Craig Wright, the self-proclaimed "creator" of Bitcoin, has won a legal battle that would enable him to keep a massive stash of the cryptocurrency bitcoin worth billions of dollars.
Craig Wright, the self-proclaimed "creator" and inventor of crypto, has won a legal battle that would enable him to keep a massive stash of the cryptocurrency worth billions of dollars. Wright will retain ownership of 1.1 million Bitcoin, valued at $54 billion. Still, he will pay a $100 million fine to the family of the late Dave Kleiman, who was killed in a case of intellectual property infringement. Kleiman's relatives brought the legal complaint against Wright, who claimed that Kleiman was the rightful owner of 50% of the assets. The lawsuit was dismissed.
Although the court dismissed the claims of cryptocurrency founder Kleiman's family in its verdict, the court refused to award any bitcoin to Kleiman's estate. The jury in a Miami court found Wright not guilty of all of the charges filed against him by Kleiman's family.
W&K Info Defence Research LLC is a joint venture between Wright and Kleiman. Wright will be compelled to pay compensatory damages due to a violation of intellectual property rights in connection with that enterprise.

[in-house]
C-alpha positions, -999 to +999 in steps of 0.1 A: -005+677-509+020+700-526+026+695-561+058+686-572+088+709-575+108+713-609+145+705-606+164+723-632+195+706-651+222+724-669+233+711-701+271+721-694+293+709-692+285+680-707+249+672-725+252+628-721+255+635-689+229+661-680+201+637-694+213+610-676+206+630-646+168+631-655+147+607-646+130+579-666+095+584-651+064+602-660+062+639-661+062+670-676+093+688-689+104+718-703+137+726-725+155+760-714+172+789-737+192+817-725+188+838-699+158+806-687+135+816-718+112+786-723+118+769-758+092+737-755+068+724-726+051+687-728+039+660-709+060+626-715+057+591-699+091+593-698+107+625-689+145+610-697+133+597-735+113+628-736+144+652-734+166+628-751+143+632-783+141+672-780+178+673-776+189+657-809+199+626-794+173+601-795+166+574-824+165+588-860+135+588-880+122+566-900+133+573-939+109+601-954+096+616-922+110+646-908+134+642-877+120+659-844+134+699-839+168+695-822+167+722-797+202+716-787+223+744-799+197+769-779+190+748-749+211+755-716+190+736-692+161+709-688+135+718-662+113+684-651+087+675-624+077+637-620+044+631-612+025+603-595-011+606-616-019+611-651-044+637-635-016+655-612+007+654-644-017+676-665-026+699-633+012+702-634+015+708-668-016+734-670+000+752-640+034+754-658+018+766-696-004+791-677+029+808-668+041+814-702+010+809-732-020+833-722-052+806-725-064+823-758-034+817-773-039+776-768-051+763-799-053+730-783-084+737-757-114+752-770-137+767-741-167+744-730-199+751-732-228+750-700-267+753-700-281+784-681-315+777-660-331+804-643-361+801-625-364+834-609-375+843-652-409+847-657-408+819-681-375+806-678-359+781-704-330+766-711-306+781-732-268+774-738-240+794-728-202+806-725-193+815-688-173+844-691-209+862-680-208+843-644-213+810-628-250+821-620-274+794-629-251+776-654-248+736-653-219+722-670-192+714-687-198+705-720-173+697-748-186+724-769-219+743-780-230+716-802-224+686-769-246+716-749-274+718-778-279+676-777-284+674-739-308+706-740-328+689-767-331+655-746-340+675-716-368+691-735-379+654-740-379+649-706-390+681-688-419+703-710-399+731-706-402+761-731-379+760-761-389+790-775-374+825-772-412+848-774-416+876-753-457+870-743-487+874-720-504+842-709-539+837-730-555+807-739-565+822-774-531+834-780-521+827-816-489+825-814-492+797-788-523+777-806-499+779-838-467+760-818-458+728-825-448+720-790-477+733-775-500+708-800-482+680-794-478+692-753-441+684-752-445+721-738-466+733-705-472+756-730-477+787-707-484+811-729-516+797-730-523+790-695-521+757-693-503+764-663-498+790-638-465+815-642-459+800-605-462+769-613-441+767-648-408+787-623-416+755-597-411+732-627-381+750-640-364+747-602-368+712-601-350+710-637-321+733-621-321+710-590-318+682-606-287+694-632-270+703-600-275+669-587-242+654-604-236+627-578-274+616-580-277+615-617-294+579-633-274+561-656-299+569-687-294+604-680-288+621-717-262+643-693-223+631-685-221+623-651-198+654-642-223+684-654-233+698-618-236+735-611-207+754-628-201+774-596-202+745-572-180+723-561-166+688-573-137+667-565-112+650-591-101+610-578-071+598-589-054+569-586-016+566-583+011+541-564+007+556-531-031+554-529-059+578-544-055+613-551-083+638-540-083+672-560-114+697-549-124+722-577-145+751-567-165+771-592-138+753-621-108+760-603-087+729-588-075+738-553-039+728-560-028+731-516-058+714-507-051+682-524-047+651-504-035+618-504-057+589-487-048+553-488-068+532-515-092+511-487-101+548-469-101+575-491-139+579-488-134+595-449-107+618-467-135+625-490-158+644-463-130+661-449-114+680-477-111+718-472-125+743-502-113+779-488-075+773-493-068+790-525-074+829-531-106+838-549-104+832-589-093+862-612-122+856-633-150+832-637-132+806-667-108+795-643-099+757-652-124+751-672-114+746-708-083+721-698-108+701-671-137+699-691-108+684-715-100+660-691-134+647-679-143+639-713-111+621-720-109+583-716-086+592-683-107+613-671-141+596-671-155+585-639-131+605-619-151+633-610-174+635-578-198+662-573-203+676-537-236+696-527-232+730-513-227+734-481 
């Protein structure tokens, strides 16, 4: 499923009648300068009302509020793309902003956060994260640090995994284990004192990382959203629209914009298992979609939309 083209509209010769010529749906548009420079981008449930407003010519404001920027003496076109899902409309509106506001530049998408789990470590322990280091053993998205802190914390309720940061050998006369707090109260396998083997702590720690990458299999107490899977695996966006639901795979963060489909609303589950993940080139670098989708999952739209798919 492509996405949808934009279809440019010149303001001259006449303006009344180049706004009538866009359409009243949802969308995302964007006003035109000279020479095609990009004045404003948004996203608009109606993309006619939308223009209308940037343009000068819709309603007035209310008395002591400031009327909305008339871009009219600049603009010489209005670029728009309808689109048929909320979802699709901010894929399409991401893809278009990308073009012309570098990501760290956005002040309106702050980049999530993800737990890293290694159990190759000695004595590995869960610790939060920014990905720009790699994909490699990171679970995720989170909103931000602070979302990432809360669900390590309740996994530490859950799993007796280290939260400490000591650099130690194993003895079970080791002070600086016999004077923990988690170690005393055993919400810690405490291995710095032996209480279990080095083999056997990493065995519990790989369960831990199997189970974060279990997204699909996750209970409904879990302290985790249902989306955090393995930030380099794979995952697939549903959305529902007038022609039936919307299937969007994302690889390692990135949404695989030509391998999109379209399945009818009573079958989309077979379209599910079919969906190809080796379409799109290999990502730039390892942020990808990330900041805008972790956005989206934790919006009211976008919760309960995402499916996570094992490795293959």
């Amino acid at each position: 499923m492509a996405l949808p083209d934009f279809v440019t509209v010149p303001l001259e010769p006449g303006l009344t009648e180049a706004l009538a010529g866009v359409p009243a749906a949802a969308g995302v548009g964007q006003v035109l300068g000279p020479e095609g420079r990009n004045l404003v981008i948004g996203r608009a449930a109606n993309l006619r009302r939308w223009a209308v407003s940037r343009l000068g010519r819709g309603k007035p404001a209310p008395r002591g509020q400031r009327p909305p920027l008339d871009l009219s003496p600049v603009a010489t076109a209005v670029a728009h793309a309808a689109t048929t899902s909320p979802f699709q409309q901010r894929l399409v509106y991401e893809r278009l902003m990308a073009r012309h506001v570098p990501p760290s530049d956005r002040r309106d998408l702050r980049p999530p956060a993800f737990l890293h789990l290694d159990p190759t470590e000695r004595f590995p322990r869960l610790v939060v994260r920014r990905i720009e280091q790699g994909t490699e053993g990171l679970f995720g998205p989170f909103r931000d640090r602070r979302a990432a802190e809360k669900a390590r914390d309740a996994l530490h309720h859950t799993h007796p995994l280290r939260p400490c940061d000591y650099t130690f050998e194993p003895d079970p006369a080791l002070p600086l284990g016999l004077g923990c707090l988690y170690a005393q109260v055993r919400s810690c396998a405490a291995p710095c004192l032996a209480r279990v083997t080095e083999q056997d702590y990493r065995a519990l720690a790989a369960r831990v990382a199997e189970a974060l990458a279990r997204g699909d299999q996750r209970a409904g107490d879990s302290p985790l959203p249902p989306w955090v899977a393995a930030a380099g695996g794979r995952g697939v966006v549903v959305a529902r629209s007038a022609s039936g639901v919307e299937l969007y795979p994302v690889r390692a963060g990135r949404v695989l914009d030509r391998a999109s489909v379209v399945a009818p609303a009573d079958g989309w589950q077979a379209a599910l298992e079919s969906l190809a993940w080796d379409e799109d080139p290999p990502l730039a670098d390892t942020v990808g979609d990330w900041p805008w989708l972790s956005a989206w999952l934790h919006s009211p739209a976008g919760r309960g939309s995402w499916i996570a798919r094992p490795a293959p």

According to the BBC, the lawyers for W&K expressed "incredible" satisfaction about the recovery of the $100 million in the intellectual property of the billion coin price, claiming that "Craig unjustly tool bitcoin-related assets" from the firm.
According to the BBC, the court confirmed that Wright, an Australian computer expert, was the inventor of crypto and legal owner of the digital assets in question. Wright said he felt "totally vindicated" after what he described as a "remarkably positive ending."
The court decision received a great deal of interest since it resolved the Bitcoin creator's enigma. In 2008, the digital currency was developed, resulting in a great deal of conjecture over the founder's pseudonym.
As the recovery from the global financial crisis began to take root in the United States, Satoshi Nakamoto, the mysterious figure Craig claims to be, wrote a nine-page white paper outlining his vision. According to CNBC crypto news, following an email exchange with a few coders, Nakamoto "went on to other things" in 2011.
As a result, although the Miami court tacitly acknowledges Wright as the inventor of Bitcoin by awarding his ownership rights to cache cryptocurrency bitcoins valued at $54 billion, there is still no formal recognition that Wright is the genuine Satoshi Nakamoto, as has been claimed by others.
It should be noted that if Wright had lost the lawsuit, he would have been had to pay the whole sum to Kleiman's estate, but the Australian computer expert felt confident in his ability to prevail. Also, he had vowed that he would give the bulk of his bitcoin riches to charity if he were successful in the lawsuit.
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